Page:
Research Grants Program 2020 – awarded $100,000
Deep profiling for early biomarkers of progression to islet autoimmunity and type 1 diabetes in mother-infant dyads participating in the ENDIA study.
Dr Megan Penno, The University of Adelaide, Women’s & Children’s Hospital & Walter & Eliza Hall Institute for Medical Research
From growing up in country
Victoria, to a PhD exploring
protein in sheep, Dr Penno
has always held an interest
in what causes conditions
and finding the first
biological “red flags”, or
biomarkers, that something
is going wrong.
She came to SA in 2006, after graduating from the
University of Melbourne, and joined a newly opened
proteomics laboratory at the University of Adelaide.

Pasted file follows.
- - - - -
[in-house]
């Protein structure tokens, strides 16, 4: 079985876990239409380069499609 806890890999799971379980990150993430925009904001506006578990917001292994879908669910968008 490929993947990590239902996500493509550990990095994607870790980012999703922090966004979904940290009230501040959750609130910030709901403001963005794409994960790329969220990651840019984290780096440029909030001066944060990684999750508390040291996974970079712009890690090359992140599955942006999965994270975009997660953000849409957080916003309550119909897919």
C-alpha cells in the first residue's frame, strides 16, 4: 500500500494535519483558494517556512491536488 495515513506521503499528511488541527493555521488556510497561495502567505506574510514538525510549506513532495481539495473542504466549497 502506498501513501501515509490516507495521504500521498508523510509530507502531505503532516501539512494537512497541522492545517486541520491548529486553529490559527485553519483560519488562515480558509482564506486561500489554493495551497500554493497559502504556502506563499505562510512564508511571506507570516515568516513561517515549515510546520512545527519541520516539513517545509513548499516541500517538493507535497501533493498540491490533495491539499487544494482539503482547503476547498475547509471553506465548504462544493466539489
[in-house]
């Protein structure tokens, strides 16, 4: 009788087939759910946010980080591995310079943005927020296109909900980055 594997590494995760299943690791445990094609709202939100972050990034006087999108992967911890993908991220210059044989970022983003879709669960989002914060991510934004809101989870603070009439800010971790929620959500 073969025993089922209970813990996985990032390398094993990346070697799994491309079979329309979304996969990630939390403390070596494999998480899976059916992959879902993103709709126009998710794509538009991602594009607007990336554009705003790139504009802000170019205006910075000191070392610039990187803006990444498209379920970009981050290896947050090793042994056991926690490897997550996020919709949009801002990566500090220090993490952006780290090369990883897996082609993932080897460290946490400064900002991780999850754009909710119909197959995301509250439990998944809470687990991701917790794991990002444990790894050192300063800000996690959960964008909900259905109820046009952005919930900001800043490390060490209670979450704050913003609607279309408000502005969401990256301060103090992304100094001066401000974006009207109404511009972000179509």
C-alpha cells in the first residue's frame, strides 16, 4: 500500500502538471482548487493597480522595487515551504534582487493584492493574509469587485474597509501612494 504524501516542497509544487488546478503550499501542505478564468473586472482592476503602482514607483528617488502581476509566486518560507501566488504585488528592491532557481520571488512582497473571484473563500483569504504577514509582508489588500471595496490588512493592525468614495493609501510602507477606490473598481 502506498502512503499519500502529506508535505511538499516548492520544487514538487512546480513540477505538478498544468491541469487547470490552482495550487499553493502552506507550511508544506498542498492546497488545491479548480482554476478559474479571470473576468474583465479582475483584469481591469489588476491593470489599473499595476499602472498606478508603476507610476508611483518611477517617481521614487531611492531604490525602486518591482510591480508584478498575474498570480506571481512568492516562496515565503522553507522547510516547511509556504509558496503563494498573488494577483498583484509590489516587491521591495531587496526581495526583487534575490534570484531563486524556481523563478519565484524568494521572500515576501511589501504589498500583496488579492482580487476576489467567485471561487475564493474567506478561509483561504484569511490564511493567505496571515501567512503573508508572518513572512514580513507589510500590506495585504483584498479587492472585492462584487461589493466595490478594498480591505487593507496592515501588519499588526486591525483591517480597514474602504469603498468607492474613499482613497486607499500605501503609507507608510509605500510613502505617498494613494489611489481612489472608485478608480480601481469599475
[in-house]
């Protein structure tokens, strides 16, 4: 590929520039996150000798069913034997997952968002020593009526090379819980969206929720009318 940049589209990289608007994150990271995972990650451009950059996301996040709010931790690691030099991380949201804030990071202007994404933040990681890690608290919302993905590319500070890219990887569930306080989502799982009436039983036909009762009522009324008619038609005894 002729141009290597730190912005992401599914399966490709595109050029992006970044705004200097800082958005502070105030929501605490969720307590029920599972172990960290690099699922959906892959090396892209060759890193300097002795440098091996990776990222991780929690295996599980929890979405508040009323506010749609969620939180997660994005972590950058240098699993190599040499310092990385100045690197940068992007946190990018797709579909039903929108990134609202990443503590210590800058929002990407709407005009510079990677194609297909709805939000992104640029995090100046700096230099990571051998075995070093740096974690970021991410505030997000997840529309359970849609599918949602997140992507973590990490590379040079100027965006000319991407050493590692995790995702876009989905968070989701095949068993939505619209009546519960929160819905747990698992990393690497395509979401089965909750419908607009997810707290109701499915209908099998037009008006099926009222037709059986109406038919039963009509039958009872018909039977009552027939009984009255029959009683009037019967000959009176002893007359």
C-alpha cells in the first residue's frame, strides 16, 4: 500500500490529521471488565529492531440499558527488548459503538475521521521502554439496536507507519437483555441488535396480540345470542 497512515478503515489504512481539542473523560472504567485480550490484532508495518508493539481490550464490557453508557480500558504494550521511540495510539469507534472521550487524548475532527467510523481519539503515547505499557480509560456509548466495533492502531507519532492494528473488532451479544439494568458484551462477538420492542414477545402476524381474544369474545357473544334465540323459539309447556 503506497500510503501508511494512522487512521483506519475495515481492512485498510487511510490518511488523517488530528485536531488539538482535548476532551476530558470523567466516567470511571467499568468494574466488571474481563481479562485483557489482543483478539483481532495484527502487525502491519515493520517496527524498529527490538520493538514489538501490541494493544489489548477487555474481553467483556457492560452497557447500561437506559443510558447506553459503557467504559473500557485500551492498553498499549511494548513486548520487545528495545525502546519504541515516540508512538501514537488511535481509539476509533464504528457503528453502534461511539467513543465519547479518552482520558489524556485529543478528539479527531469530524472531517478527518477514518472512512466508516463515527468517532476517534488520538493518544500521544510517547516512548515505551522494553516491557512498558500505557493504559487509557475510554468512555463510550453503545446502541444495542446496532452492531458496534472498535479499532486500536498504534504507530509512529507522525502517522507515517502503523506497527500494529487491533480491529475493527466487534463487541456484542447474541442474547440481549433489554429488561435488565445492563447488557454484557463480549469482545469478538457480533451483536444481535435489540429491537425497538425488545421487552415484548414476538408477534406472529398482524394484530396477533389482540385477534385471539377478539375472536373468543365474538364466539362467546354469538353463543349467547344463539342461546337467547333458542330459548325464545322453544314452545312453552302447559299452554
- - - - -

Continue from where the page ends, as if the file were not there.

There she worked with a team looking for
biomarkers of stomach cancer with the aim of
creating an early diagnostic test.
Dr Megan Penno has remained at University of
Adelaide and since 2012, has been the National
Project Manager for the Environmental Determinants
of Islet Autoimmunity (ENDIA) study (endia.org.au).
The project is focused on identifying ways to prevent
type 1 diabetes and has recruited 1500 women and
children across Australia.
Dr Penno and her team intend to look at the link
between environmental exposures early in life that
trigger the body’s immune system to attack and
destroy the insulin producing cells in the pancreas,
which leads to type 1 diabetes. Understanding what
causes type 1 diabetes and identifying biomarkers
of the earliest stages of the condition will open a
doorway to preventing type 1 diabetes in the future.
Dr Penno said, “Programs such as the Diabetes SA
Research Grants Program are extremely important
since national funding programs are becoming
increasingly competitive and SA is leading the way
with this ENDIA project”.
We wish Dr Penno and her team all the very best
and look forward to welcoming her at future